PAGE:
His real job is as an insurance adjuster, showing up after fires and accidents and helping settle claims.

His side gig involves high-speed collisions as well as the occasional haymaker.

For the past two decades, Joe Andrews of South Portland has been moonlighting as an American Hockey League linesman.

“So I take grief all day,” he said, “and then I take it at night, too.”

Now, at 45, he is unlacing his skates for the final time after Saturday night’s game between the Portland Pirates and the Providence Bruins at Cross Insurance Arena. He estimates he is roughly 15 years older than the average AHL official.

“It just seems like a good time,” said Andrews, who’s been officiating pro games since 1994. “It’s the end of the regular season. My oldest son is a senior in high school. He’ll be going off to play lacrosse in college. I don’t want to miss any of his (final high school) games.”

The main responsibilities for a linesman are looking for infractions, such as offsides and icing, and handling faceoffs. He also offers another set of eyes to the referees, the guys wearing orange armbands who actually call the penalties.

A linesman also is expected to break up fights. At 5-foot-11 and 235 pounds, the burly Andrews hasn’t hesitated to throw himself in the middle of scrums. In his early years, there were 30 or 40 per season. These days, there are fewer.

He said he’s been struck by a stray punch only once and doesn’t even remember who threw it. In one of his first years, Andrews intervened in such a tussle at the end of a period and found himself rolling on the floor of an entryway with Pirates fan favorite Kevin “Killer” Kaminski.

“I tackled him to get him off the ice,” said Andrews.

OCCUPATIONAL HAZARDS

There are other occupational hazards, of course. Pucks regularly find areas of the body unprotected by padding. During a faceoff at a game four or five years ago, Andrews caught a stick in the mouth. The gash required 40 stitches from the Pirates team doctor.

“It happened in the first period,” Andrews said. “I think I missed the second and came back for the third.”

During a New Year’s Eve game a few years ago, a player accidentally kicked him in the leg, resulting in a torn thigh muscle. In his resulting workers’ compensation claim with MEMIC, Andrews was asked if there had been any witnesses to his workplace accident.

“Who saw it?” Andrews repeated. “About 6,000 people.”

Experience has taught Andrews to use his brain more than his brawn when altercations break out. At times his formidable size acts as a barrier between potential combatants. Other times, “I may come in and throw a little humor in there, either that or something off-color,” he said. “Just throw them a curveball to try to ease the tension a little bit.”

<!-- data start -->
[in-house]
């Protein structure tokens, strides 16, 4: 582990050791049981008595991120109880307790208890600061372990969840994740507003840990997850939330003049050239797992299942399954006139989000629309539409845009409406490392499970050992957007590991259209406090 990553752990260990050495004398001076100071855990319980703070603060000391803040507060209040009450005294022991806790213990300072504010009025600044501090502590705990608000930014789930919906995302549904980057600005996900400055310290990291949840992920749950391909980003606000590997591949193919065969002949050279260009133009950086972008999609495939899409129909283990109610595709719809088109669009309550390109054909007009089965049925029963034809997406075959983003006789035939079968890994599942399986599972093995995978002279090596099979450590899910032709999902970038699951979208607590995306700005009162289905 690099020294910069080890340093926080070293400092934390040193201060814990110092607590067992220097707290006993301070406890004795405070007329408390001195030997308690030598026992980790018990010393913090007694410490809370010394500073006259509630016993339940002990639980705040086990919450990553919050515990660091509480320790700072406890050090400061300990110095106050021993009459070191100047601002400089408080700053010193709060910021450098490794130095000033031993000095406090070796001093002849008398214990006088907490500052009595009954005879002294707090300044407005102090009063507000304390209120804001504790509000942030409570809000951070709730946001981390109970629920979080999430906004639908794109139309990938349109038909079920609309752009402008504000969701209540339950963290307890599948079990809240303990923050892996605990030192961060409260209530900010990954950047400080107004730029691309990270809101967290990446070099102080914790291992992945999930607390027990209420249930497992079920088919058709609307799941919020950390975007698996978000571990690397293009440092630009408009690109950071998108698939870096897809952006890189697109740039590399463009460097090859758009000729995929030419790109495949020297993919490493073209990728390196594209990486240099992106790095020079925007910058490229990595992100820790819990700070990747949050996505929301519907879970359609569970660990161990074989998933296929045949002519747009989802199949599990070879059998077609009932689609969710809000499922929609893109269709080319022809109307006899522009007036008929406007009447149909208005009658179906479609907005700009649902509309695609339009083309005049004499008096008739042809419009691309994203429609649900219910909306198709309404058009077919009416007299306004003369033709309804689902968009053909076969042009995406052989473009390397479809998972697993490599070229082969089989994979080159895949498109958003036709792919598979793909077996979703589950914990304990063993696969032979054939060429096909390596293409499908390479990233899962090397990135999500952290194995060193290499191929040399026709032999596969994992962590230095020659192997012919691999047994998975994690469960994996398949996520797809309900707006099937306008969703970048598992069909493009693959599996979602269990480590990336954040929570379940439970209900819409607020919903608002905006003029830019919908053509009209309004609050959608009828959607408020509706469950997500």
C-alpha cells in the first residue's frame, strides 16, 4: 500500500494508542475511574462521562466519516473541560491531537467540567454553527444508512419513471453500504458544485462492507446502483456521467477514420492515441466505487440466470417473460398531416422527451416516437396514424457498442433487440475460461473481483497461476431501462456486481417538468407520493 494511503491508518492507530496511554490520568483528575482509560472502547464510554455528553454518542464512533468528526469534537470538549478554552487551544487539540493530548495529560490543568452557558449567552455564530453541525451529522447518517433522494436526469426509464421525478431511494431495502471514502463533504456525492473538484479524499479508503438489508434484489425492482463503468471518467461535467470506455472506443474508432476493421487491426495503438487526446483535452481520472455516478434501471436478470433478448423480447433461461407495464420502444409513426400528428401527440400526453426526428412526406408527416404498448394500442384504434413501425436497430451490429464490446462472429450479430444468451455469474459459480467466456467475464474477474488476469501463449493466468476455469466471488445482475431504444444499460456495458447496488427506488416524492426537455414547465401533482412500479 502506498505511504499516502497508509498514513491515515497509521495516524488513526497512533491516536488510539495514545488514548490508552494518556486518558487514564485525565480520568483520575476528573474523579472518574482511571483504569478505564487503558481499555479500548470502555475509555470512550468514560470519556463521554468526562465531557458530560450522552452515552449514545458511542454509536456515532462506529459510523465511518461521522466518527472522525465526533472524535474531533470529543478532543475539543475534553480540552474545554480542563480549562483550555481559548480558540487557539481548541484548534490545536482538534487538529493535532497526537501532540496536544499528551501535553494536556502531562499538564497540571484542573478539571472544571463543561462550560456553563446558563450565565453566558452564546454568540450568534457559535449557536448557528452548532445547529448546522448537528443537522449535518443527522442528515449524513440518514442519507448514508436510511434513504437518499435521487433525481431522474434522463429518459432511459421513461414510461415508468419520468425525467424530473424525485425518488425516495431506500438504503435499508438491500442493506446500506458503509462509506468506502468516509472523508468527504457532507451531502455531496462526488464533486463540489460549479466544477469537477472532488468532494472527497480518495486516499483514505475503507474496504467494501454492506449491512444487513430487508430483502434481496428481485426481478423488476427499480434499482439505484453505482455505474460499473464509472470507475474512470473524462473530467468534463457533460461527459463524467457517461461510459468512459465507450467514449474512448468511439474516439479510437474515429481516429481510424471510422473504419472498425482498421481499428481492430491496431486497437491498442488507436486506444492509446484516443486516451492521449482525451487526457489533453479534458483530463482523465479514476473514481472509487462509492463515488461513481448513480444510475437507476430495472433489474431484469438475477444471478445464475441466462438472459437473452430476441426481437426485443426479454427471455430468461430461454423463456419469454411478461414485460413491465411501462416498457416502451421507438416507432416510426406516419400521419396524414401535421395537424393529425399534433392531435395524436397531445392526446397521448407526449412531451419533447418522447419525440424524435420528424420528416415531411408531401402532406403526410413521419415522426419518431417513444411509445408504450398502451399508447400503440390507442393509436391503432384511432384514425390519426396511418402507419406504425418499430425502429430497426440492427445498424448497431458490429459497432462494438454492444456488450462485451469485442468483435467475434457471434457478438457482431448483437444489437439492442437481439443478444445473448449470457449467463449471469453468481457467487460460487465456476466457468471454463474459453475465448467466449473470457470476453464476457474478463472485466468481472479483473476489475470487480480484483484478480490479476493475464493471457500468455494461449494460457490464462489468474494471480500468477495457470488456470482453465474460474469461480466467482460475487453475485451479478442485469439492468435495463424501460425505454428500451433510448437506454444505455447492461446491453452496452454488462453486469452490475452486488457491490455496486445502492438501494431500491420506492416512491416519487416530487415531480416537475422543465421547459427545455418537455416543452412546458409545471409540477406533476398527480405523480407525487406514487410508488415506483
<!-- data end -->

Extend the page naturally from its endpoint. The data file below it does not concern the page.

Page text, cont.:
Andrews grew up in Concord, New Hampshire, as a hockey player who started officiating youth games at age 12. Turns out he had a knack for the job and continued to do so through high school.

“He told me that one time he was reffing a game that his father was coaching,” said his wife of eight years, Jen Andrews. “They got into an argument and Joe actually had to walk home from the rink because he and his father couldn’t even be in the same car together.”

A defenseman, he stopped playing hockey after his sophomore year at the University of Southern Maine but continued to officiate high school and college games.

“When I was going to school at USM,” he said, “I would go to class with guys I was refereeing that night.”

CHASING THE NHL

After completing college, Andrews received a call from someone with the AHL who had seen him at referee camps. Andrews earned $80 per game when he started, an amount that has since risen to $165. Like many young AHL officials, his goal was to advance to the National Hockey League.

“Absolutely,” he said. “I chased that dream for a few years.”

Early on, he would be gone from Thursday through Sunday most winter weekends, working both pro and Division I college games in various New England locations.

“That’s why I’m remarried,” he said.

Although he has worked three Frozen Fours (college hockey’s version of the men’s basketball Final Four) and one AHL All-Star Game, Andrews was never chosen to advance to the NHL.

“You just kind of figure it out on your own,” he said. “If there’s interest, you’ll see supervisors at your games. As interest fades, you don’t see anybody anymore. Especially up here, you rarely see supervisors.”

Still, Joe and Jen met through one of those Frozen Fours. She played club hockey at the University of Michigan and was the marketing director for the Central Collegiate Hockey Association.

“If he hadn’t been a referee, we wouldn’t have met,” she said. “I think I’m sadder about the retirement than he is, even though I’ll be happy to have him around more. It’s sort of the end of an era.”

Joining Andrews for his final game will be one of his best friends, Joe Ross, who lives in southern New Hampshire and makes his living as a customs agent at Logan International Airport in Boston. They went through USA Hockey officiating camps at the same time and worked many AHL and Hockey East games together.

“One thing I’ve admired about (Andrews) is that he always seems to have a great amount of rapport with the players and the coaches,” Ross said. “He’s one of these guys who won’t assert himself unless he needs to be asserted. He’s not, for lack of a better word, a showboat.”

Indeed, the goal of every official in every sport is – or ought to be – to blend into the background and let the game proceed without unnecessary interruption. When the Pirates are battling for their playoff lives Saturday night, not many in the stands will notice the broad-chested man in the black-and-white stripes with No. 32 on his sweater.

And that’s fine with Andrews. From now on, he’ll keep his nights free from grief.